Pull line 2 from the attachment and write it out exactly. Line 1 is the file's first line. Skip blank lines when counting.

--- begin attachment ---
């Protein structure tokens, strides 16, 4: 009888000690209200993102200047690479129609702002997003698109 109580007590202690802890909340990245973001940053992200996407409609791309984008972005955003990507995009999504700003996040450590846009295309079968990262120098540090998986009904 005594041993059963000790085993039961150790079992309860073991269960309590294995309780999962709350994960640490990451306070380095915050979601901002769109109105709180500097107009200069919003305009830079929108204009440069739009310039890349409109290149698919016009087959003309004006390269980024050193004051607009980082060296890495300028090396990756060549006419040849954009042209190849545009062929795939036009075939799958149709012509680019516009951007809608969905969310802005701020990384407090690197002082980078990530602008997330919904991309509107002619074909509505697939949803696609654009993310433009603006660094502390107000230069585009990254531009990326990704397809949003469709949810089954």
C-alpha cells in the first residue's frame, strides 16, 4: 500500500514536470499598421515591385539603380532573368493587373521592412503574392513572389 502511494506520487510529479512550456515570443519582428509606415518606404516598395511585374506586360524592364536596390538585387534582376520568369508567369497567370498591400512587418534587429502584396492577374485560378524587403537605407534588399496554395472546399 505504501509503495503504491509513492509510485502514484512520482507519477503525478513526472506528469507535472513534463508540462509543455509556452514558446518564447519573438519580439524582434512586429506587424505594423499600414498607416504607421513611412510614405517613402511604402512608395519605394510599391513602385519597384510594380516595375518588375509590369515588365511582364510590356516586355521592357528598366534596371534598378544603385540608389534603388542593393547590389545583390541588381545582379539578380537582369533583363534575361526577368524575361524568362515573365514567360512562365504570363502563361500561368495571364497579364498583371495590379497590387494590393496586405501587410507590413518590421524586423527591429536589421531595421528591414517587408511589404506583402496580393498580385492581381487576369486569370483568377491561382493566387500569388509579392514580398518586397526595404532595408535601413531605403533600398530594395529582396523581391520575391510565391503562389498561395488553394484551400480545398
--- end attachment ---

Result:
C-alpha cells in the first residue's frame, strides 16, 4: 500500500514536470499598421515591385539603380532573368493587373521592412503574392513572389 502511494506520487510529479512550456515570443519582428509606415518606404516598395511585374506586360524592364536596390538585387534582376520568369508567369497567370498591400512587418534587429502584396492577374485560378524587403537605407534588399496554395472546399 505504501509503495503504491509513492509510485502514484512520482507519477503525478513526472506528469507535472513534463508540462509543455509556452514558446518564447519573438519580439524582434512586429506587424505594423499600414498607416504607421513611412510614405517613402511604402512608395519605394510599391513602385519597384510594380516595375518588375509590369515588365511582364510590356516586355521592357528598366534596371534598378544603385540608389534603388542593393547590389545583390541588381545582379539578380537582369533583363534575361526577368524575361524568362515573365514567360512562365504570363502563361500561368495571364497579364498583371495590379497590387494590393496586405501587410507590413518590421524586423527591429536589421531595421528591414517587408511589404506583402496580393498580385492581381487576369486569370483568377491561382493566387500569388509579392514580398518586397526595404532595408535601413531605403533600398530594395529582396523581391520575391510565391503562389498561395488553394484551400480545398